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China needs to continue long, hard slog to revive foreign trade

(Xinhua)    16:27, November 09, 2015

China stands at the beginning of a long, hard slog to revive foreign trade, economists said on Monday, pessimistic about the prospects for an immediate rally.

Hurt by slack global demand, China's foreign trade continued the steady downward trajectory it began in March, dropping by 9 percent year-on-year in October to 2.06 trillion yuan (325 billion U.S. dollars), worse even than the 8.8 per cent drop in September. Exports were down 3.6 percent and imports plunged 16 percent.

"It is almost hopeless for foreign trade growth for the whole year to enter positive territory now. Hopes should be placed on lessening the fall," said Ministry of Commerce economist Bai Ming.

"Although the U.S. economy is sending out some positive signals in urban employment and non-manufacturing performance, that will not immediately push up China's exports. It takes time for the good news to take effect," said Liu Tao of the Bank of Communications.

"The growth rates this year dwindled against high comparison bases from last year. China's monthly exports were more than 200 billion U.S. dollars in the second half of last year," said Liu.

As October's data bites, China's growth target for 2015 of about 7 percent seems a long way off, however, experts claim that the trade structure had been optimized with more high-tech exports and fewer labor-intensive goods, such as clothing and toys, going abroad.

Imports in October improved from September's calamitous 20.4 percent descent as China purchased more raw materials such as crude oil and soybeans, but commodity prices remain low.

As the world's biggest trader in goods and a key growth driver, China's figures will prompt worries that the global economy faces its toughest year since the height of the financial crisis.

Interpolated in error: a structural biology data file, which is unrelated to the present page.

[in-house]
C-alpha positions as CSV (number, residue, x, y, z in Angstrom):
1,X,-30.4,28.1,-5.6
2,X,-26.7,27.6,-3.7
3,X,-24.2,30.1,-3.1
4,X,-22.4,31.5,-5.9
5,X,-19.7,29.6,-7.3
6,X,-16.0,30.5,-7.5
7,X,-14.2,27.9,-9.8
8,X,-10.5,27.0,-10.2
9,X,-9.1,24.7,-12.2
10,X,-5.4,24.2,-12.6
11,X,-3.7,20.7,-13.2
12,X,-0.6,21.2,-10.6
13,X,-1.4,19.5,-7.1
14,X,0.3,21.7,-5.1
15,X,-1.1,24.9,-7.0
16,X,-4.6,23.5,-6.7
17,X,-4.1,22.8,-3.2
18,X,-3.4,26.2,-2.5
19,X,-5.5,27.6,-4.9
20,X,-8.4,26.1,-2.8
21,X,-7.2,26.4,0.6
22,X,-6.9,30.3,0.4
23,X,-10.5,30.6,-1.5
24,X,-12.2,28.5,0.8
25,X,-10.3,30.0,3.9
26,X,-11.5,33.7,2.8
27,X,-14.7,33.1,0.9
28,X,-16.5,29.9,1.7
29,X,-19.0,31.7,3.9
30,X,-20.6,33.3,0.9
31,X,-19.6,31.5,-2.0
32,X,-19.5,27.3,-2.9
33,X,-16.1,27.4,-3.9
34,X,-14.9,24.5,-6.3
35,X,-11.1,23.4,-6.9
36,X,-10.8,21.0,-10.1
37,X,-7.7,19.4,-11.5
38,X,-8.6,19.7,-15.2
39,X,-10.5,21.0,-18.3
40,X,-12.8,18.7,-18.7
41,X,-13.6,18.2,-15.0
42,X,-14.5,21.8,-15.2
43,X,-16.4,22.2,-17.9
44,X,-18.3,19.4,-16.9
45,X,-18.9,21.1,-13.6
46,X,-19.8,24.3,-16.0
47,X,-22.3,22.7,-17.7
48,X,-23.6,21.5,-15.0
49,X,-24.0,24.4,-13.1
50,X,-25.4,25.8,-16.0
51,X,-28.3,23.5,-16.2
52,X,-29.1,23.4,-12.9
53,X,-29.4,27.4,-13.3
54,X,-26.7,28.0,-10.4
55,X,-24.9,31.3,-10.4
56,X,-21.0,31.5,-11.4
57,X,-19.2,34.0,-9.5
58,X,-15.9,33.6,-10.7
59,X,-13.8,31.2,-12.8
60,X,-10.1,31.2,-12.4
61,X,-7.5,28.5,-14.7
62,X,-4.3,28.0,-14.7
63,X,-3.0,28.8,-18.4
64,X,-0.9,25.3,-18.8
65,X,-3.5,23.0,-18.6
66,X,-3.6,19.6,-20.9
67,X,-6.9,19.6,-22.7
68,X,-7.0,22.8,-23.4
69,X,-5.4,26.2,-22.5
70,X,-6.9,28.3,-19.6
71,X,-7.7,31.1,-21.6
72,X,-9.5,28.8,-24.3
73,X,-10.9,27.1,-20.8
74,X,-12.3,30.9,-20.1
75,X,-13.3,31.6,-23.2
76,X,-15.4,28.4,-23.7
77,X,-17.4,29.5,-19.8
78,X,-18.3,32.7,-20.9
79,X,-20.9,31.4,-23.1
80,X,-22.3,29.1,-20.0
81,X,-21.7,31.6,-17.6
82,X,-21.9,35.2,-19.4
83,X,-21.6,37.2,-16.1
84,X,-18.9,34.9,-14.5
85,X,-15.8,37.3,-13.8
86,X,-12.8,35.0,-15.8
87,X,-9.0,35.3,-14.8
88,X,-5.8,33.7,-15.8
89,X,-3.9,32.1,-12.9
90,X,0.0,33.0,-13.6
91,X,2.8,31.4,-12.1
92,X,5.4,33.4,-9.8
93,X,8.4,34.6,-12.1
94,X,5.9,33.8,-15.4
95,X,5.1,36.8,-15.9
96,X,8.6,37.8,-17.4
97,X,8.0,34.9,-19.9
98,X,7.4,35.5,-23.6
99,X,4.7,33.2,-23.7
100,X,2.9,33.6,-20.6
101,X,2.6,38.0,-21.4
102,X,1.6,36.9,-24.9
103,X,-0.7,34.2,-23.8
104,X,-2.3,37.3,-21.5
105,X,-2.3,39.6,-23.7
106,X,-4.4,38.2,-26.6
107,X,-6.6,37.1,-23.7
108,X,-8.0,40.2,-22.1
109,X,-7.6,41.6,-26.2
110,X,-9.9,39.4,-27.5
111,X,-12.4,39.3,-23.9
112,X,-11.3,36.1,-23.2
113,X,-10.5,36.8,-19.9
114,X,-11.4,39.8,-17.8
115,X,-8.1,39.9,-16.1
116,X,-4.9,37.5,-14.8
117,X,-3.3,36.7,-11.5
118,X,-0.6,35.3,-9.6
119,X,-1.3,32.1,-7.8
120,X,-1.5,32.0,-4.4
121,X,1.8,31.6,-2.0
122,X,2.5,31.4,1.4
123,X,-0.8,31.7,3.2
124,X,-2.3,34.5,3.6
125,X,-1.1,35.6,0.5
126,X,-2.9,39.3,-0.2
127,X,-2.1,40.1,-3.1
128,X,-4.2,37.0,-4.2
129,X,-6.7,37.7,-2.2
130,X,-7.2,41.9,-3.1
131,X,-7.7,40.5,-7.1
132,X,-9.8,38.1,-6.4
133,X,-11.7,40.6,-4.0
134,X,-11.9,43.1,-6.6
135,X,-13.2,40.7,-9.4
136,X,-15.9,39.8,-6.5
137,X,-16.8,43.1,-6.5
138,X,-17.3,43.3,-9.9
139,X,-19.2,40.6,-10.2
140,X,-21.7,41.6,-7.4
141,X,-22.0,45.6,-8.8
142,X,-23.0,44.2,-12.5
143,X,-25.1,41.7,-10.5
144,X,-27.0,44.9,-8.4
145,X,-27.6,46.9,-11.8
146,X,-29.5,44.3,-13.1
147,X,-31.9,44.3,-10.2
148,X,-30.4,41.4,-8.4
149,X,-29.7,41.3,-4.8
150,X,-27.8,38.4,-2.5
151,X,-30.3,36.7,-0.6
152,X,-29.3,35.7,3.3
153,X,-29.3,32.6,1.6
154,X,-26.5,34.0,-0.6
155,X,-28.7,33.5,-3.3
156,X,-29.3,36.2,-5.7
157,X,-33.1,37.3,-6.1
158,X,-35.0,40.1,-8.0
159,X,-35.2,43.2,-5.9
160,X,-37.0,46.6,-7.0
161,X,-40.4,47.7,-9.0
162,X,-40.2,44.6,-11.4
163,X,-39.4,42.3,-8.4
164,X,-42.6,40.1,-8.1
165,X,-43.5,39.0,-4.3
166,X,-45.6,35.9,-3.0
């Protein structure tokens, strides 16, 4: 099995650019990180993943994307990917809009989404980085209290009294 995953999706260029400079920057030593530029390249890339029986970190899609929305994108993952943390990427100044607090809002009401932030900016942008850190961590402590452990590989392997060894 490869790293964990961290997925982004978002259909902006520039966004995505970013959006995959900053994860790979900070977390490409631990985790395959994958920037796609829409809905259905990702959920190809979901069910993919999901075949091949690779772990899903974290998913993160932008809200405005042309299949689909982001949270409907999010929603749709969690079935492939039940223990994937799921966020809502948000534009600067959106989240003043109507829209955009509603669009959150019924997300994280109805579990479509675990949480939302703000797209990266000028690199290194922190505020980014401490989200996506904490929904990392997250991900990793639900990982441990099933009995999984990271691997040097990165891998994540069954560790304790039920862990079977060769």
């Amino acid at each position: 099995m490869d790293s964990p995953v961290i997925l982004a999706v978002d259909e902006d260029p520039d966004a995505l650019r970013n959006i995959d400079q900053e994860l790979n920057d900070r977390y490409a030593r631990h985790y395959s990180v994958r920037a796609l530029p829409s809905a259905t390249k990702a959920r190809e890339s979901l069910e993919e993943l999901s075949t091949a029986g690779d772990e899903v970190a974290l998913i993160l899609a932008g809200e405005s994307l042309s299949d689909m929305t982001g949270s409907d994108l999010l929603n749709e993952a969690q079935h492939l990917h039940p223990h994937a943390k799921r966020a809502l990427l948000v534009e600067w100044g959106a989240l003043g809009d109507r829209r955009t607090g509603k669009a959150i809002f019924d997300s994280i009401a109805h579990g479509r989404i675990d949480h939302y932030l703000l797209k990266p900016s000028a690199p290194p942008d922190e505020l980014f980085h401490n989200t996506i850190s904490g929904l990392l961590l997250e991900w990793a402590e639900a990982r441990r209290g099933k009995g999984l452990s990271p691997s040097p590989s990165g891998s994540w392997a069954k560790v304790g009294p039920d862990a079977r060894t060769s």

As annual growth of 6.5 percent would be required every year for China to double 2010 GDP and the per capita income of both urban and rural residents and "build a moderately prosperous society" by 2020, analysts expect more pro-growth measures soon.

There is still room for reserve requirement rate cuts and a higher possibility of a hot money exodus driven by the record trade surplus of 393 billion yuan in October, Haitong Securities analyst Jiang Chao said.

In the first ten months, foreign trade dropped 8.1 percent year on year to 19.9 trillion yuan. They were separated into 11.5 trillion yuan for exports, down 2 percent; and 8.47 trillion yuan for imports, down 15.2 percent. The trade surplus expanded by 75.3 percent to 2.99 trillion yuan.

The State Council has rolled out a series of policies to boost foreign trade, including launching free trade zones and cross-border e-commerce pilot areas. In July, China's cabinet issued guidelines urging governments at all levels to implement measures to foster imports and exports, as the country strives to open its markets wider and upgrade its economy.

(For the latest China news, Please follow People's Daily on Twitter and Facebook)(Editor:Gao Yinan,Bianji)

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